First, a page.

steal it, like they did the diamond

"Kin she wear it, like she did the hat." For his sister's imagination was golden coat?"

"No, she can't wear it, neither. She can't eat it or wear it or hock it. She can't do nothin' with it except look at it. It's jus' pretty."

"O-oh." Ikey turned his little white face to the window and cleaned a fresh spot on its steamed surface.

For a moment Becky's eyes held the rapt look they always had when she summoned the princess for Ikey. Then, with a sigh, she took a coat from the pile on the floor beside her and began swiftly to sew on the buttons. This was the drawback of telling stories to Ikey. She had to return to the coats and sew that much faster.

chained to earth by experience, and the princess usually lost her beautiful things in the end.

"No; don't I tell you nobody's going to find the thing this time. Every time she goes out she locks it up in a ruby box, and if anybody tries to steal it, the fairy godmother 'll turn 'em into a rat and make 'em live in the royal garbage can."

Ikey shivered with delight.

"But she ain't in the palace all the time. When she goes out to git the cake for dinner-"

"Every time she locks the door and hides the key on the firescape in a-in the sacred bird's nest. So there!"

Before this absolute certainty of

"Becky, does her stepmother know precaution Ikey's pessimism vanished. she has it?"

"No; nobody knows, not one, single man or lady. It's her own, and nobody can't ever see it even if she don't let 'em."

But this time Becky did not stop sewing, for she had promised her mother to have the coats finished by supper, and there were still a dozen. Becky's fingers flew, and her short legs, which escaped the floor by a full twelve inches, wound themselves more tightly in the rungs of the chair.

With a long-drawn breath of relief he turned again to the window.

"She can't eat it-nor wear it-nor hock it. It's jus' pretty," he chanted and beat the arms of his chair to the rhythm. Even his useless little legs quivered with the force of his delight. Becky bent low over the coat, sewing furiously.

From the street below came the cries of hucksters, the incessant pleading to buy, buy, buy, anything from a carpet to a button; the old, old chant

of barter that follows the tribes of Judah around the world, enveloping them like a cloud. Wrapped in shapeless garments against the bitter cold, wigged women and sad-eyed, bearded men whined or shrieked the wonder of their wares. In the narrow space between the rows of carts children played in the black snow, dodging with acrobatic agility the thundering trucks whose roar for a moment drowned the cries of the hucksters. But as soon as these had passed, the children were back again, and once more the cries rose, Isaac's high moaning of his caps, "Fine caps of fur, seal fur, and only thirty-five cents. Thirty-five, thirtyfive." Next to him, like an angry spirit escaping bondage from the depths of innumerable coats, Miriam defied the world to produce better pickles. "Pickles, pickles, fine cucumber pickles, not equaled in Kieff itself."

But Ikey neither heard nor saw. He wandered with the princess before the royal treasure of candy and golden toys and clothes, finer even than "the cobwebs we sweep down before Passover," until he stood before the ruby box that held it, the last creation of Becky's longing-something so beautiful, so useless, so unnecessary that words could not describe it.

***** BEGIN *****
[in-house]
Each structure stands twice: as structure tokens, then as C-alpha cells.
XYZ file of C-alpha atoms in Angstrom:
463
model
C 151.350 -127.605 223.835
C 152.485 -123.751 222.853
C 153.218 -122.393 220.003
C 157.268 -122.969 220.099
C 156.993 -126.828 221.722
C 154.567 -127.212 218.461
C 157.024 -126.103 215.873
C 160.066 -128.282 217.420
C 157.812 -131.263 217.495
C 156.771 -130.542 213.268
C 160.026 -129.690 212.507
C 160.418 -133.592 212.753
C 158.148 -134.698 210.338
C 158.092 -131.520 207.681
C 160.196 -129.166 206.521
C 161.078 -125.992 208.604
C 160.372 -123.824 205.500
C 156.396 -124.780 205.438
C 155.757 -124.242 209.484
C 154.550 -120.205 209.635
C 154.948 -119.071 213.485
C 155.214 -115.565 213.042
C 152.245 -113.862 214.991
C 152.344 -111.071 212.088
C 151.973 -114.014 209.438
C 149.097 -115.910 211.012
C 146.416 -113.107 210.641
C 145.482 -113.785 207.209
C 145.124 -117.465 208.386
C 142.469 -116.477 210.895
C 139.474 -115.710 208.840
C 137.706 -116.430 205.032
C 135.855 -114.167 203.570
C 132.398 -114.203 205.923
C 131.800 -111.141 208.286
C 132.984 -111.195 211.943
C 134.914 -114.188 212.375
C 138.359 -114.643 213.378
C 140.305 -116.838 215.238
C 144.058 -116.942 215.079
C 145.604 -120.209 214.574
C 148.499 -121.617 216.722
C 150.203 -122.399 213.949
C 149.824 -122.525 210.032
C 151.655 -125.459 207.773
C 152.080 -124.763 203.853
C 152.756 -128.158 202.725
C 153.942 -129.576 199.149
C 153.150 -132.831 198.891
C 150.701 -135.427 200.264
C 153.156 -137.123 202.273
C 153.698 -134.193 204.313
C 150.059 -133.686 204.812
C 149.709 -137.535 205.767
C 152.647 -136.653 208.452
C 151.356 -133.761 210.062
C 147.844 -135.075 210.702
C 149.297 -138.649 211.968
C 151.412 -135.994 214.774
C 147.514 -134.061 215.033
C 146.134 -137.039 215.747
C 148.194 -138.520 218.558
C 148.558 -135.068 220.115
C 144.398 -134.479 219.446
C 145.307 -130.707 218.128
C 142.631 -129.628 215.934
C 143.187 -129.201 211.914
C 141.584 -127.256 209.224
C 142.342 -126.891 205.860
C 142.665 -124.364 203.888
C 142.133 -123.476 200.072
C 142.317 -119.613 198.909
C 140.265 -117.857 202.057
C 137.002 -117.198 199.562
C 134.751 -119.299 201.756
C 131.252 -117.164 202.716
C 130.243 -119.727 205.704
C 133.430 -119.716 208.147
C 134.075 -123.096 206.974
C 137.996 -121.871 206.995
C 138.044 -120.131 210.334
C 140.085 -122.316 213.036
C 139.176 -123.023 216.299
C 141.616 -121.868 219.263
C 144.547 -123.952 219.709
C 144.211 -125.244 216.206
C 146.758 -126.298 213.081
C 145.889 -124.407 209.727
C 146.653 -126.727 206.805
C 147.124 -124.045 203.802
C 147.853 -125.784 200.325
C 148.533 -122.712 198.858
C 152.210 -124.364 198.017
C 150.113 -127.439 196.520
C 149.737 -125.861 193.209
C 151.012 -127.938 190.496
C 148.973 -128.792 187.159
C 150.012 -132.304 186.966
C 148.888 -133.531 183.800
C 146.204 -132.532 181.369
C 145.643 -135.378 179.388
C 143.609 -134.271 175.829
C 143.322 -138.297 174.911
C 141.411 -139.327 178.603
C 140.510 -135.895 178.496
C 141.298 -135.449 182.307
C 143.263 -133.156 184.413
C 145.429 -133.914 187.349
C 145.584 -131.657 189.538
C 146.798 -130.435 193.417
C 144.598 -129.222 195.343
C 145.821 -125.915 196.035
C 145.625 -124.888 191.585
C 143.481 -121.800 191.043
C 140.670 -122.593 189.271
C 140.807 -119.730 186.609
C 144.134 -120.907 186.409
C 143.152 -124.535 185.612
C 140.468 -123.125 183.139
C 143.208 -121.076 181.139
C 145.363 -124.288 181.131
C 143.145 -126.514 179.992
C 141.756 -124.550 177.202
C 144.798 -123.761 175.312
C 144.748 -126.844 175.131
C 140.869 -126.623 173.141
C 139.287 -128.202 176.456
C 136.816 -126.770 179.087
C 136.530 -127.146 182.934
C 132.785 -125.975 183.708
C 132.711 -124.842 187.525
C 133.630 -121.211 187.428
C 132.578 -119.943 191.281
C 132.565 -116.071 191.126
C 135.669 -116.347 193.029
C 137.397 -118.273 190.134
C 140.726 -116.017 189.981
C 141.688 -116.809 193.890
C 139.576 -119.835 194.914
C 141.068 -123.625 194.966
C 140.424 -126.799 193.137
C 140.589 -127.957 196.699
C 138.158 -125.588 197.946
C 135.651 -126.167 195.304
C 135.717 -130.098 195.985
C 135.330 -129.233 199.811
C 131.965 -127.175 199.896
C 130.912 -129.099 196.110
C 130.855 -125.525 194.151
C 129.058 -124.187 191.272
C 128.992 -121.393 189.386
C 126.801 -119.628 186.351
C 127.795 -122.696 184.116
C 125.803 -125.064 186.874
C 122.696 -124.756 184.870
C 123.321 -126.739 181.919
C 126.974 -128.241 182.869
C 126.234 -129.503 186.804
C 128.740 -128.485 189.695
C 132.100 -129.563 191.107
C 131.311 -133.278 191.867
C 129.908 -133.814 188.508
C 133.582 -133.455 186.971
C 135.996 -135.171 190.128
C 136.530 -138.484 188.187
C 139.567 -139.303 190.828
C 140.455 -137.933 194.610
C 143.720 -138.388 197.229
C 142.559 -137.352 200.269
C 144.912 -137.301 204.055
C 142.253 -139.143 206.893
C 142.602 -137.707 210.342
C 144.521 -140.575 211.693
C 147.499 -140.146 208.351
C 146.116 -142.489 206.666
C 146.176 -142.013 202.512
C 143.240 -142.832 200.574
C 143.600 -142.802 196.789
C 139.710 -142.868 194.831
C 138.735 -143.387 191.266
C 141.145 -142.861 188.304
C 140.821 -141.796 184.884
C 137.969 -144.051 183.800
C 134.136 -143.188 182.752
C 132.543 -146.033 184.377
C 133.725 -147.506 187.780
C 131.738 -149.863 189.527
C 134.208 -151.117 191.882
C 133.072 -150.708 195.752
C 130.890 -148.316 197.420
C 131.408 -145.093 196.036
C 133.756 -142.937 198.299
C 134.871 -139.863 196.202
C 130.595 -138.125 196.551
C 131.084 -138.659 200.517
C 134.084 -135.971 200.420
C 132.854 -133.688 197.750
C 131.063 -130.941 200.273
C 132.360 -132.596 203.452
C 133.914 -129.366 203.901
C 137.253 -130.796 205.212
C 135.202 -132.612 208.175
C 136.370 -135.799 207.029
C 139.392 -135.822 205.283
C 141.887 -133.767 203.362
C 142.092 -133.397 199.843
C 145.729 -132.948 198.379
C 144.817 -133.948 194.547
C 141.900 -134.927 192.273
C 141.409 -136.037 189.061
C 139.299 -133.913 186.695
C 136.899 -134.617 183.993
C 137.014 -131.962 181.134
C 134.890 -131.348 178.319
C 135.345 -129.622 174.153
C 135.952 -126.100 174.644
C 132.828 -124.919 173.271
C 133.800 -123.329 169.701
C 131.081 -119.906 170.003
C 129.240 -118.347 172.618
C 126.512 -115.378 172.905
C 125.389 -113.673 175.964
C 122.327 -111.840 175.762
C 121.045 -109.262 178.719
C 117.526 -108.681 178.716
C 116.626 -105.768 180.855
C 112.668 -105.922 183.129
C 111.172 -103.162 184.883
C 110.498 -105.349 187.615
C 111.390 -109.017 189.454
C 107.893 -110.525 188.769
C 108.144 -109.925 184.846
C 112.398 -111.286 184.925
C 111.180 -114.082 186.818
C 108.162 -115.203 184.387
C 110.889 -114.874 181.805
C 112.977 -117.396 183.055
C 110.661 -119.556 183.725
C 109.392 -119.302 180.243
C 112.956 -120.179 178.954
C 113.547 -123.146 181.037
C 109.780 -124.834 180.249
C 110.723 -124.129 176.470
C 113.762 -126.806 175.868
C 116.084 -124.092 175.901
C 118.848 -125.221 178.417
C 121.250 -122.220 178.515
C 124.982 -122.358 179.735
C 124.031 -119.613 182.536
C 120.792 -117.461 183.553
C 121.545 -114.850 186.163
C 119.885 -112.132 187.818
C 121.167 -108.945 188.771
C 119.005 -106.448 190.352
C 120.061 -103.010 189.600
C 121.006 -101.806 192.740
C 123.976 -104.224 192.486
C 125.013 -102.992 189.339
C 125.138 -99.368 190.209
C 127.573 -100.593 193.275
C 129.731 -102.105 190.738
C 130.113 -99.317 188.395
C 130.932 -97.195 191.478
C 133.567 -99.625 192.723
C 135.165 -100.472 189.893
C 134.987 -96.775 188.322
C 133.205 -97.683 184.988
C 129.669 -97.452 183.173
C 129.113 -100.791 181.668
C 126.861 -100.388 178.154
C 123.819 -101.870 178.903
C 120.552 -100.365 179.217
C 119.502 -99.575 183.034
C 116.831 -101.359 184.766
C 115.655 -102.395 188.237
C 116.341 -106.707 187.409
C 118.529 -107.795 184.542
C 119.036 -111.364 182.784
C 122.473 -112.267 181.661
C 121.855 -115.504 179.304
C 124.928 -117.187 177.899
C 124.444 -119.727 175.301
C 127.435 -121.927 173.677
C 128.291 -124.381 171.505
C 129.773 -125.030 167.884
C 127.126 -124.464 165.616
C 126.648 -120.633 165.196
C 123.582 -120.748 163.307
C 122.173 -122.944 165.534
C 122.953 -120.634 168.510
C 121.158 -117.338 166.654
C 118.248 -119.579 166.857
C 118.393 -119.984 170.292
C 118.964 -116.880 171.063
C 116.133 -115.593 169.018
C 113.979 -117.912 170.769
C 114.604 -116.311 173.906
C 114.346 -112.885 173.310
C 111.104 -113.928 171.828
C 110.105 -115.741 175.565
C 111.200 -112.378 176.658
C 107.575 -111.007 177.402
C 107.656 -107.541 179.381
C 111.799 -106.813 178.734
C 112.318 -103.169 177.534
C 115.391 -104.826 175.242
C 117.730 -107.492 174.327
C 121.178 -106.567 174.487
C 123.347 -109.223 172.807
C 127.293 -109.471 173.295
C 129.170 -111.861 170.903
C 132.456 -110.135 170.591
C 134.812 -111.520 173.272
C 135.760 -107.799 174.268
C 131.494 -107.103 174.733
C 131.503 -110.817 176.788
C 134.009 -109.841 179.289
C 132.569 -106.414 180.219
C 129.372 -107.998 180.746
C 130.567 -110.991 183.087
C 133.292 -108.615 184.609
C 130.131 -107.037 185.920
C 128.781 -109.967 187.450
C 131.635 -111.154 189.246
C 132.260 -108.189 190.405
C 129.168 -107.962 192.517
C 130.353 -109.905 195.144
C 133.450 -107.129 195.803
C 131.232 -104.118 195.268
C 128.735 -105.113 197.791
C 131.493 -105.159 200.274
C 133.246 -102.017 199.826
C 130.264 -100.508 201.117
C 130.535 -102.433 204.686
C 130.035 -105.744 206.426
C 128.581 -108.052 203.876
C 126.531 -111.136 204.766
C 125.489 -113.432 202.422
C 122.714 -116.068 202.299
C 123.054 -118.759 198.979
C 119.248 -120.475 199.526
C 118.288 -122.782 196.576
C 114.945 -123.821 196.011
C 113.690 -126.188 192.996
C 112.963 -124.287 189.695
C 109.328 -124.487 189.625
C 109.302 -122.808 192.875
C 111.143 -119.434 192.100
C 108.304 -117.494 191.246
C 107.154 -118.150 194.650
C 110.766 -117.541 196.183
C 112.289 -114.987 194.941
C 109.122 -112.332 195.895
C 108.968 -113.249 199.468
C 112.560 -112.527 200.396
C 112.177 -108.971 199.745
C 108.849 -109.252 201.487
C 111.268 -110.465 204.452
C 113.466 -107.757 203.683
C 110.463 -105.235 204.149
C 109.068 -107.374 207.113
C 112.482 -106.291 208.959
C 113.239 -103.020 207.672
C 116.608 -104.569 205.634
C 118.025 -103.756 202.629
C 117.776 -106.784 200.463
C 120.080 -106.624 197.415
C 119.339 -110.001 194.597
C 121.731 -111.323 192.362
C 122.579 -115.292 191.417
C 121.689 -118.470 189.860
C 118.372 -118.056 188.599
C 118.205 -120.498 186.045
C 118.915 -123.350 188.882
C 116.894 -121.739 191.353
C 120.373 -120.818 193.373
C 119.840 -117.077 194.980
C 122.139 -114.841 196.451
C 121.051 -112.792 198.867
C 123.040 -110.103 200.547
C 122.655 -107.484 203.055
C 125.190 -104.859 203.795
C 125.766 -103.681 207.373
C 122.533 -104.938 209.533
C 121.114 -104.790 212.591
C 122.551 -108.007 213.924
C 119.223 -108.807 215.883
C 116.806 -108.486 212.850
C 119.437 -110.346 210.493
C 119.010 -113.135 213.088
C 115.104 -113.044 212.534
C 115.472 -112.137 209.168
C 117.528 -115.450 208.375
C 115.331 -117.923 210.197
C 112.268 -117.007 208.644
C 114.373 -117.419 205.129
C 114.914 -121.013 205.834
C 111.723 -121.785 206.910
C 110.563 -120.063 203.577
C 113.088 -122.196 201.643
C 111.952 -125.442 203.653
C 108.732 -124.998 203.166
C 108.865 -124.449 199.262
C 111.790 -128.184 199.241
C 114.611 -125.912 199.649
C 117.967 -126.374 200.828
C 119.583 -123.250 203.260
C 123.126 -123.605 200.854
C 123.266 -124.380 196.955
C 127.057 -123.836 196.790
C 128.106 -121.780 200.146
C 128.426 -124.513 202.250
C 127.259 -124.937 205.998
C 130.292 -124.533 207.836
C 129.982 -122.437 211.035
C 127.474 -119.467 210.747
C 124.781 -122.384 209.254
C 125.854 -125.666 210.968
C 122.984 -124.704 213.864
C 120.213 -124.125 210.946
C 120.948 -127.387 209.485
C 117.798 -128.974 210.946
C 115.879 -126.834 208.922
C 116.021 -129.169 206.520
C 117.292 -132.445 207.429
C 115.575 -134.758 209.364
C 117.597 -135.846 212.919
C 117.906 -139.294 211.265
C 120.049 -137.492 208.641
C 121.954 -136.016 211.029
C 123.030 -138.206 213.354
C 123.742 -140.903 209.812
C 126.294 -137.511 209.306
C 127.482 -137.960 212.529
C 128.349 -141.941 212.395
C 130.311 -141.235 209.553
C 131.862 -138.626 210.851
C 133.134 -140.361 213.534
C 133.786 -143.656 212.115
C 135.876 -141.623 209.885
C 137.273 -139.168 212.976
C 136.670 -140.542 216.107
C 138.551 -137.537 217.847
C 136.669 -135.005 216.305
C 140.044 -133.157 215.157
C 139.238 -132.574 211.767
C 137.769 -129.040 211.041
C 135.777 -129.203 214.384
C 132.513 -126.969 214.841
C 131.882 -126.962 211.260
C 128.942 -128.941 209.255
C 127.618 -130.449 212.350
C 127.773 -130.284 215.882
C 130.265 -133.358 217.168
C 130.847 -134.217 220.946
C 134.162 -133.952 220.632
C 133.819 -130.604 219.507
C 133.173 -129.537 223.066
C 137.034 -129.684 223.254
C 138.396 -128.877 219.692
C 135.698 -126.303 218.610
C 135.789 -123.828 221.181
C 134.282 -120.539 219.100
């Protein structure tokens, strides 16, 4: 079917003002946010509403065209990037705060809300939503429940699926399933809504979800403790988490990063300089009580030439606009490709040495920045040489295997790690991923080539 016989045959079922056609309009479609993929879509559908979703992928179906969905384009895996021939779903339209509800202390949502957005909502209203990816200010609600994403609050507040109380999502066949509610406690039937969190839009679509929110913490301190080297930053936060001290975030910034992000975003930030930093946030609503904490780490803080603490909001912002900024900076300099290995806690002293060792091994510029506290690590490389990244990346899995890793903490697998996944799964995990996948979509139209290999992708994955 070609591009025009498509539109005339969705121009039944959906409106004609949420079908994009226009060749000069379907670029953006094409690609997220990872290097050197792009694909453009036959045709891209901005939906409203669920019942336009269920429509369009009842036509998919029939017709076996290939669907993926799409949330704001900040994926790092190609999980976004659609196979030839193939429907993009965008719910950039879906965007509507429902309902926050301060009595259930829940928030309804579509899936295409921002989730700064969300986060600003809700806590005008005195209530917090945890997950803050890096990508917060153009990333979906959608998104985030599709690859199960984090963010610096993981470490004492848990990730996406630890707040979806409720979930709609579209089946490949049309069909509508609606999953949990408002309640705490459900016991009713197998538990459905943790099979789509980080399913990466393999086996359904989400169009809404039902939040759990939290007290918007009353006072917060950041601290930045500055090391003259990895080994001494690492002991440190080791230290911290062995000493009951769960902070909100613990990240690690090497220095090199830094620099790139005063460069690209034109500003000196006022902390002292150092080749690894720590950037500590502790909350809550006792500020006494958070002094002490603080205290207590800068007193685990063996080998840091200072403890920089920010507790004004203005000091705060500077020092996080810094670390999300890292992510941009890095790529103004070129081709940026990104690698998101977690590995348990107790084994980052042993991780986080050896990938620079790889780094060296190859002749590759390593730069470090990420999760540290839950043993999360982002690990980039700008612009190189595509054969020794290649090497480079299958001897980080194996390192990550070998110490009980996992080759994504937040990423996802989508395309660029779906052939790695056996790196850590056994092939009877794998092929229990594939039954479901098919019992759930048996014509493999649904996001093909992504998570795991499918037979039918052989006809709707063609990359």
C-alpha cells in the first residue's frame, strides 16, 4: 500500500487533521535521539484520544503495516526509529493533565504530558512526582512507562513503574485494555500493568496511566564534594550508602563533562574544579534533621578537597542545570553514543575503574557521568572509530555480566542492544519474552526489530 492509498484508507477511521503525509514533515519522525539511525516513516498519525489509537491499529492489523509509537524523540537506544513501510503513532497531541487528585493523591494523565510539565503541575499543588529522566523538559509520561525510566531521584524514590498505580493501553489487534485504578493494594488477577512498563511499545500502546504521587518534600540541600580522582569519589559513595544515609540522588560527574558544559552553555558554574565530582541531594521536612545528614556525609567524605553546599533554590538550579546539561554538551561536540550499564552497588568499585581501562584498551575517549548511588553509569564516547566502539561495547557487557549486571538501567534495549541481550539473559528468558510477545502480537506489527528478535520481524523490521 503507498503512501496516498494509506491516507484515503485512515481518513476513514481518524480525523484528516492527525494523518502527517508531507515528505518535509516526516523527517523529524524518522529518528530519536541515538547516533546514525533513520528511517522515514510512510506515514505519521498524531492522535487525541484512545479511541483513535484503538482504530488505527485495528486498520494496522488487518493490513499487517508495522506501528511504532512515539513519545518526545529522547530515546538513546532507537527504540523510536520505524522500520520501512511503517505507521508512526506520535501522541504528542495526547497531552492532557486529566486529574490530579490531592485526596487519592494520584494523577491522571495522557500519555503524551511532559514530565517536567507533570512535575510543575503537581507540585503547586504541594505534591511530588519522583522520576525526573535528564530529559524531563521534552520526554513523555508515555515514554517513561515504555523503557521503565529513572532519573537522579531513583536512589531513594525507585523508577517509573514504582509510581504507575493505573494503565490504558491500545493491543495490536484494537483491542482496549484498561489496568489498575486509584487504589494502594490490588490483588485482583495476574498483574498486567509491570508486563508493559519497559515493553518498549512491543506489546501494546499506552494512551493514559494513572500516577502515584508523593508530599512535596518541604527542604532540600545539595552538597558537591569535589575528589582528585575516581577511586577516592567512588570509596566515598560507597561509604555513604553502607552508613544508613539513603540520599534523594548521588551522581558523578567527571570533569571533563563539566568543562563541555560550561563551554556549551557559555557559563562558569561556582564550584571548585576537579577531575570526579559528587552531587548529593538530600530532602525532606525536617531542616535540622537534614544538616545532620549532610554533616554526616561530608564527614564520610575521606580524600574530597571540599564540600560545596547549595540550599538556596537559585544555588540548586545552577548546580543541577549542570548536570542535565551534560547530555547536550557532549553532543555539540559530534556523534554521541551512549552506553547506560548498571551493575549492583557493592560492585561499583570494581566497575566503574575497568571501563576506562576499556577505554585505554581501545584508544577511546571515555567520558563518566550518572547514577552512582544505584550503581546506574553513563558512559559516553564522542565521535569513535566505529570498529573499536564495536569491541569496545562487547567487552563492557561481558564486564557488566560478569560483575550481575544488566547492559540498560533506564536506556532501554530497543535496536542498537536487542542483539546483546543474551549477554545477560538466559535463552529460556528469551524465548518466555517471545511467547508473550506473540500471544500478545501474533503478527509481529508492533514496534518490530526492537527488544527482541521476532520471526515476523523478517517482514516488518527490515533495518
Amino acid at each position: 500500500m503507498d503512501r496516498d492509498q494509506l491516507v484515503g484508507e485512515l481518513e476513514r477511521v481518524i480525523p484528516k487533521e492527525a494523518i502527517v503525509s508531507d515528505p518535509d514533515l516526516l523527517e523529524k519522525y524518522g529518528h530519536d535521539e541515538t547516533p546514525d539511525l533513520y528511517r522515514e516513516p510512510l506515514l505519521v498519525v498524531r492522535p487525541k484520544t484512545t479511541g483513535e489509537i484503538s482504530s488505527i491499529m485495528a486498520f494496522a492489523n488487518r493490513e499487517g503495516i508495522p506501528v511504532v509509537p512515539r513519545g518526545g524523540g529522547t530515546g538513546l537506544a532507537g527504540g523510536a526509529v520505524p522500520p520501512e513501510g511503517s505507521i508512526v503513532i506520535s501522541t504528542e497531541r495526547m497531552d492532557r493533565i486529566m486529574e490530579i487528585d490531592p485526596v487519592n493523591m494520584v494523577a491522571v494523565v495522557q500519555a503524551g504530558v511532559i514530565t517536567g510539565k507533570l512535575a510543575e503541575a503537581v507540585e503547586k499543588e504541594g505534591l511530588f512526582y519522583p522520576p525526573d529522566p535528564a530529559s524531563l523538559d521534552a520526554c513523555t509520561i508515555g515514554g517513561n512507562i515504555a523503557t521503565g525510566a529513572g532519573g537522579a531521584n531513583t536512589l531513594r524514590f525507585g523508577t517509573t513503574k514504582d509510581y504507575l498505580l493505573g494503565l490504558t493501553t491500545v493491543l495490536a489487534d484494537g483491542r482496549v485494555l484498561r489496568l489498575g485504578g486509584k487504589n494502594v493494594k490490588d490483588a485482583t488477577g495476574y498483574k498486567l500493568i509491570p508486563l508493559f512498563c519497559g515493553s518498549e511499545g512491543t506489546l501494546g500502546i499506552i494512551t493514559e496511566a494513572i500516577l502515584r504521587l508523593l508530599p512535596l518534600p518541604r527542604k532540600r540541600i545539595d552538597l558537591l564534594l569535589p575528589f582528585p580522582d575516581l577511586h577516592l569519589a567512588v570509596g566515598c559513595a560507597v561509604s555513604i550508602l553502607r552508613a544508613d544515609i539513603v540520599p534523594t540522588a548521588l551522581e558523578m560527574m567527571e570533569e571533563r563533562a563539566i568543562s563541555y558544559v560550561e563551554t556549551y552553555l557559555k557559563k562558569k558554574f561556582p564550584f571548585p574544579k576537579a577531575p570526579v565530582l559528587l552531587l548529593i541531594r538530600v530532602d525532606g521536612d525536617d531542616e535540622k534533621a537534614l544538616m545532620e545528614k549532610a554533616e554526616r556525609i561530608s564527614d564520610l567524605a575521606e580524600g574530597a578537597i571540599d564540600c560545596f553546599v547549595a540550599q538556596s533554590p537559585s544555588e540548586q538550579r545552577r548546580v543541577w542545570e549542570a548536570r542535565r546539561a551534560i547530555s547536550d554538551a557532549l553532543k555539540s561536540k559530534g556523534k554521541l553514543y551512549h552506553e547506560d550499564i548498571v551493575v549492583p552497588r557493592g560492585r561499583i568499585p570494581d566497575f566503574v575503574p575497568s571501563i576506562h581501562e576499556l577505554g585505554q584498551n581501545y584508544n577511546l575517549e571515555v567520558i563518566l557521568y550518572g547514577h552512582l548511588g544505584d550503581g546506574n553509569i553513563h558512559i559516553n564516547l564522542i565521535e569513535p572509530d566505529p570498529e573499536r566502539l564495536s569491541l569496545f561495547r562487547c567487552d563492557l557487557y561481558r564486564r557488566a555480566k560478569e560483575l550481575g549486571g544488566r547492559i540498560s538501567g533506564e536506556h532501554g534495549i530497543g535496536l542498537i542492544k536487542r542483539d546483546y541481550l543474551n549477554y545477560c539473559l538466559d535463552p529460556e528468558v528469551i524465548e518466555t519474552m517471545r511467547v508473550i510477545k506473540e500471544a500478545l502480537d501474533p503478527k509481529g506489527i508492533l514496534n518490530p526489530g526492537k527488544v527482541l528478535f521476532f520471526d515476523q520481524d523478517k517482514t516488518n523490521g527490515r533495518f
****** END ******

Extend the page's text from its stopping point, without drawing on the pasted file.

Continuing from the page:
"Huh?" Becky came with a jerk from dreams of her own as she jabbed the needle through the last button and threw the coat to one side.

"Becky, I guess we can't never see nothin' so beautiful like it, mebbe?"

For a moment Becky did not answer. Then she kicked the coats and said quietly:

"Some day I 'm going to have a thing even if I got to steal it sohelpmegod!"

[blocks in formation]

"Nothin'," Ikey agreed sadly, and looked down at his useless legs. "Sicknesses, mebbe."

Becky came and stood beside him. Hot with resentment against the ugliness of her world, she pressed her face close to Ikey's, against the glass. She had known nothing else all the ten years of her life, and she loathed it as one can only loathe familiar hatreds: the wailings of Isaac, the purple expanse of Miriam's face, the green and scarlet pickles, the fine caps of fur, the mass of striving, living things that filled every spot of space, that clutched and grabbed and forced their wares into your face, never still or at rest, always beating, striving, fighting for something.

With a shudder Becky turned away

[graphic][ocr errors][merged small]

supper to Abraham. As she smoothed each coat with quick, reluctant touch, her lips curled in scorn of the harsh cloth.

"I hate you," she muttered, "and some day I ain't going to do you no more. And when Abraham says, 'How many to-day, Becky?' I 'll jus' turn up my nose and say, 'I ain't taking no more coats, Mr. Epstein,' and walk right straight out of the shop."

So vivid was this triumph that, unconsciously, her head went up, her eyes blazed scornful exultation at the stove, which for the moment, was Abraham Epstein himself. Becky saw as clearly as if he had been there before her the amazement in his small black eyes, the thick, gray beard, the outstretched hands seeking an explanation of this extraordinary proceeding. "BECKY!"

With a bound Becky was beside Ikey; but he was not hurt, only trembling with excitement as he pointed down into the street. Between Isaac and Miriam old Giuseppe, the Gentile, had wedged his cart, and now he stood holding high a small white statue of a


"It's a thing!" Ikey whispered. "It 's-her!" whispered Becky. "O Becky, open the winder!" But the window had been safely nailed at the beginning of winter, and Becky struggled in vain.

"Oh, look! Isaac wants him to git out. He's he 's shovin' him! He don't want him to stay there."

Ikey beat futilely on the pane and commanded Isaac in his most forceful Yiddish to leave the old man alone. But Isaac, abetted by Miriam, was shouting and gesticulating at the Gentile who had dared to usurp the place which custom, aided by the

[merged small][graphic][merged small]

that she was "a swine," Becky had reached the pavement and was forcing her way through the group of excited children watching, at a safe distance, the strange old man who now stood, his eyes closed, muttering weird words that might well have been a Gentile "witch."

"Holy Mary, Mother of God," old Giuseppe was praying, "forgive me that I bring You to sell among these infidels! But Your blessed body is not perfect, and the sons of the true church will not buy. Sell Yourself, Holy One, that old Giusepp' may give a Christmas to the little ones, like the Christmas of America; also a fine candle of wax for Thy altar!"

« AnkstesnisTęsti »